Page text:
Embedded Systems Project
This page gives information on the project done in the course "Programming for embedded systems."
Here you can find the actual outcome of the 2014 projects.
The common hardware provided for this project is:
Alternatively, we offer the individual groups to take one board + programmer kit home for the duration of the project, to be able to work with the hardware whenever you wish to; in this case, you will have to sign a form stating that you are responsible for the hardware and have to provide reasonable compensation in case of loss or damage. Send an email to Kai Lampka in case you are interested in this.
- Reference manual for the STM micro-controller
- Programming manual for the STM micro-controller
- Description how to properly connect the analogue input ports of the boards to the headphone output of a music player or computer (provided by Amir Motevakel)
- Page with drivers (e.g., Ethernet), documentation, and code examples for the STM32F107 controller (used on the boards)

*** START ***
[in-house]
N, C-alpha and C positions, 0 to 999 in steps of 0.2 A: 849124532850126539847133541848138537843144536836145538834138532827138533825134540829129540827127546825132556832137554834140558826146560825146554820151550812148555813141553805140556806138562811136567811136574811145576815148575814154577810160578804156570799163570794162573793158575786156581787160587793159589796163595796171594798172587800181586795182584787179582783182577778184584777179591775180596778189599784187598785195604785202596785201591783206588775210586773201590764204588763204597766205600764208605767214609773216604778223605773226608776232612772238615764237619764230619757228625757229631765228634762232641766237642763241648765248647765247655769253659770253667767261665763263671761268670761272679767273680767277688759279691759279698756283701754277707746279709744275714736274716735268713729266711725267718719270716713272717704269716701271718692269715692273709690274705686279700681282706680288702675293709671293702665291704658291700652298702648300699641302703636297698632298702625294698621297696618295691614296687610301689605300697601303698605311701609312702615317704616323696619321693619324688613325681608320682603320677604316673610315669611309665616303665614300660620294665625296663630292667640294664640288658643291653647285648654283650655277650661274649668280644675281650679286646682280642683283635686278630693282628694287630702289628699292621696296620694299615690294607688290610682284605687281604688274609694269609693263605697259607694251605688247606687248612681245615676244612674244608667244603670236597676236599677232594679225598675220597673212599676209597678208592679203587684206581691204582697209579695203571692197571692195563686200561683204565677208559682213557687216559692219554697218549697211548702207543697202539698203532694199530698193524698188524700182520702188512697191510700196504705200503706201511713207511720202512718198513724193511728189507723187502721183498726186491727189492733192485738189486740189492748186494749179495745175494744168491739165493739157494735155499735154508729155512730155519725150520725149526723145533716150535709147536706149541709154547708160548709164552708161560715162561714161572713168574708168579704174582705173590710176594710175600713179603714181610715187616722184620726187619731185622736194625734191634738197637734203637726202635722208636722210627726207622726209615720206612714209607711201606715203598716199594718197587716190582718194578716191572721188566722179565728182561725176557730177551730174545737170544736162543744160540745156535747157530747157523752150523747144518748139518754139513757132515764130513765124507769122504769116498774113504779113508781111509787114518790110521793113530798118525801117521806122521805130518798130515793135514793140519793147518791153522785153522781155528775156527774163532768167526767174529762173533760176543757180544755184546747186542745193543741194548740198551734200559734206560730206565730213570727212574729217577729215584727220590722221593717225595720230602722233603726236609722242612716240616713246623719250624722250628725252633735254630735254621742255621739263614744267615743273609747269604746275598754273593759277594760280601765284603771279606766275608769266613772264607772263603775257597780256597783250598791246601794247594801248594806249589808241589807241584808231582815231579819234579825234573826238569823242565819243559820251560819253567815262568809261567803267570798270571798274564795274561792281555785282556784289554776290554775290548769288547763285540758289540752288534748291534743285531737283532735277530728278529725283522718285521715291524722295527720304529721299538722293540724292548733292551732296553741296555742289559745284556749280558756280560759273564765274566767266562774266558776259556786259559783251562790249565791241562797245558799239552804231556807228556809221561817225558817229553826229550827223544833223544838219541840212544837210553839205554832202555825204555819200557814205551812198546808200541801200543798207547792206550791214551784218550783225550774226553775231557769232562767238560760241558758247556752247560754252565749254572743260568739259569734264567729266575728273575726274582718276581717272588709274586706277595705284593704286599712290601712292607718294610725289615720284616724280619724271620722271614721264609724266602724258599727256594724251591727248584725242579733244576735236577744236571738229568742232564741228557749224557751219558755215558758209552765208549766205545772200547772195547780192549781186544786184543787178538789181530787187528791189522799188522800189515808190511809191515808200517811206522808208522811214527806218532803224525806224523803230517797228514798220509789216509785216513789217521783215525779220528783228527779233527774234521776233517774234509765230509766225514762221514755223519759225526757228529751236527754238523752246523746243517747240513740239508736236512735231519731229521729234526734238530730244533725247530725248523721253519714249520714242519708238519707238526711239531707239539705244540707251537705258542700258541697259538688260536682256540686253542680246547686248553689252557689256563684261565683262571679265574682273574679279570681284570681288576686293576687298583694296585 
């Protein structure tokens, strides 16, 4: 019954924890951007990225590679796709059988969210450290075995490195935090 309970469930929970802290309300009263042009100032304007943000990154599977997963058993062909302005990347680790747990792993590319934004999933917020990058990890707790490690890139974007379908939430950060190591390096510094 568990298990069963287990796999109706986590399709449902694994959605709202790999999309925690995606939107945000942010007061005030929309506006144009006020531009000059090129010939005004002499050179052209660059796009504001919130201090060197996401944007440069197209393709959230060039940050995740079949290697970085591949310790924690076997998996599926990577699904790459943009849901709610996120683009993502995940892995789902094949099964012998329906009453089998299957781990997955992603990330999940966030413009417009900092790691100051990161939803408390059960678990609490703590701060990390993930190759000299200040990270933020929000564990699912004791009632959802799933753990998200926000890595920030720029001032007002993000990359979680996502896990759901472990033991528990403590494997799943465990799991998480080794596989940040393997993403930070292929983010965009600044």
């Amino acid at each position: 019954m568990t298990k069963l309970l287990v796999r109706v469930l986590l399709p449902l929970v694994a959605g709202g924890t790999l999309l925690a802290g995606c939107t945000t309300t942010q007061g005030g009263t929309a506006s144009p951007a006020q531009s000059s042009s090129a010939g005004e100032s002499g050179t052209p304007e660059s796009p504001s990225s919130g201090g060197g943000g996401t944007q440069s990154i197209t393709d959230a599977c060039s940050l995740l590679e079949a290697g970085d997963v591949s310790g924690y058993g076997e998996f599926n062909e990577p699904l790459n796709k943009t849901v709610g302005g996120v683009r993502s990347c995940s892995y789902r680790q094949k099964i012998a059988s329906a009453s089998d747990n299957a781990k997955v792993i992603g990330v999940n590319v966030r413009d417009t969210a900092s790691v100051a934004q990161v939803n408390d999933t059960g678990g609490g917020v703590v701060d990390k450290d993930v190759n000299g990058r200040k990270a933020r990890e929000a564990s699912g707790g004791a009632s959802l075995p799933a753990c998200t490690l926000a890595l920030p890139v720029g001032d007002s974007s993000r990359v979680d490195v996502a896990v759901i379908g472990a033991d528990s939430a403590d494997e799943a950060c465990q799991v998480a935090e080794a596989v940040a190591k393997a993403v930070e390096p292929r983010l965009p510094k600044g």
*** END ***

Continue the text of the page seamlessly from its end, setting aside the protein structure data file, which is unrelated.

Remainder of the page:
Development with uVision
We provide a demonstration project (project skeleton) to simplify starting with the software development. Compilation has been tested using uVision 4.20, but should (most likely) also work with uVision 4.14. The project contains
- required initialisation code
- drivers to use LCD/LEDs, as well as the touch screen and further peripherals present on the board
- the FreeRTOS operating system.
Altogether, the provided framework closely corresponds to the environment that you have used in the assignments and the lab.
To use additional functionality or peripherals of the MCU/board, you might have to add further firmware sources to the project (provided in the folder Firmware/src). It can be necessary to add the #include "assert.h" to some of those sources, in case the compiler complains that the functions "assert" or "assert_param" are not defined.
NB: Simulation of the STM3210C-Eval board currently does not seem to work with uVision; compilation and execution of software on the actual development board does.
Further code examples
- How to do PWM with the development board (the provided project mostly coincides with the skeleton above, but the ledTask now sets up PWM on one of the pins)